Friday, January 7, 2011

Killing the vulnerable by dehydration.

Recently an Italian newspaper, Avvenire, interviewed bioethicist Wesley Smith about the deaths of Terri Schiavo and Eluana Englaro,. Schiavo and Englaro had similar cognitive disabilities and both of them were directly and intentionally dehydrated to death.

Last fall, Canada had a similar case when Pastor Joshua Mayandi, who had a cognitive disability, but who was not otherwise dying, was dehydrated to death.

The comments by Wesley Smith were particularly insightful and worth reading. The english translation is as follows:

What is the importance of cases like Eluana and Terri Schiavo, what is the public's reaction to them?

The country (USA) is generally unaware of the Eluana Englaro case. Ever since the Terri Schiavo media circus, I think that the attention to these issues has waned, especially if they are overseas stories --perhaps because the media think the issue has been settled.

From a legal point of view, what are the repercussions of the Schiavo case in the United States?

After Terri's death, there have been a few attempts to make it more difficult to dehydrate people with cognitive disabilities. But politicians were scared off by the media outcry against Terri's family and the "religious right", ignoring the fact that disability rights activists were also part of the movement to save her life.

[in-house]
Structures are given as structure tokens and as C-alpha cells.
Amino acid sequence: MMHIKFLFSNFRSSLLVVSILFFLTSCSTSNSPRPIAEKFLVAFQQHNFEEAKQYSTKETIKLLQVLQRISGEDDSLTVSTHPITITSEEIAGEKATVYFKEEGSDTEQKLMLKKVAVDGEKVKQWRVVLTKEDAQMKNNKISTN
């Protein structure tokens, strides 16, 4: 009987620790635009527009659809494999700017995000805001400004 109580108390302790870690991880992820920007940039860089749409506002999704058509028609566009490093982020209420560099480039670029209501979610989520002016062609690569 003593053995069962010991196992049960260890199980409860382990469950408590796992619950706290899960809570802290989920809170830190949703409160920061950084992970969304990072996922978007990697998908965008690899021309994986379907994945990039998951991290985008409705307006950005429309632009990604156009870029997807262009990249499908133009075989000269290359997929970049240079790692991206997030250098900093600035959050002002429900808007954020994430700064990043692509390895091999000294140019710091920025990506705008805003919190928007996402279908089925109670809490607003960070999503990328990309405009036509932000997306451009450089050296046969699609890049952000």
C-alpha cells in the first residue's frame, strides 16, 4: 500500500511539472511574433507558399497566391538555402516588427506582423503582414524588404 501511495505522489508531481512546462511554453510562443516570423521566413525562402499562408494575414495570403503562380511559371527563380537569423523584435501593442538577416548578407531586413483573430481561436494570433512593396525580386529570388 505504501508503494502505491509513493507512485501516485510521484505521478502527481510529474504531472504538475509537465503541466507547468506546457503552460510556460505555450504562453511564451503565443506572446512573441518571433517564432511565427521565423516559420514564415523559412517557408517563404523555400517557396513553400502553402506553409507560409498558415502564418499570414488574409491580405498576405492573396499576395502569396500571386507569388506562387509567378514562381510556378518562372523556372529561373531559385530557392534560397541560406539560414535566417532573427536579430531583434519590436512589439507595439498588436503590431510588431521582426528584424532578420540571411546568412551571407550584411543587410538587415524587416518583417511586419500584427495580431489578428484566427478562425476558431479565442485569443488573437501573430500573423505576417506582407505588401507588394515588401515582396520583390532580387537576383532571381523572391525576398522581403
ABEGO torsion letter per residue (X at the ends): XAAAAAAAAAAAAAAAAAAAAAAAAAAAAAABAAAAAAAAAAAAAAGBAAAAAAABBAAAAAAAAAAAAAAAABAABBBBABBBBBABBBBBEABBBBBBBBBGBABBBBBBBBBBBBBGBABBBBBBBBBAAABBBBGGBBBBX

The issue of artificial nutrition as a medical treatment is of very topical interest in Italy. What do American doctors think about it?

I don't think that doctors behaved differently after the Terri Schiavo case. Food and water are pulled almost as a matter of routine. Most doctors think of it as just part of the practice of medicine. It is only when families disagree that these cases go to court or make news.

What are the consequences of these definitions?

Because the tube requires a minor surgical procedure and the sustenance is specially prepared to have a proper balance of nutrients, in the United States it is defined as a medical treatment. But if it means that it can be refused as you can refuse an aspirin, then there are ethical problems, because refusing food and water will have only one possible outcome: death. So I think artificial nutrition and hydration should be in a category of its own and not so easily withheld or withdrawn.

Society needs to protect vulnerable people by recognizing that the provision of hydration and nutrition, for people who are not otherwise dying, is very different than other cases of withholding or withdrawing medical treatment.

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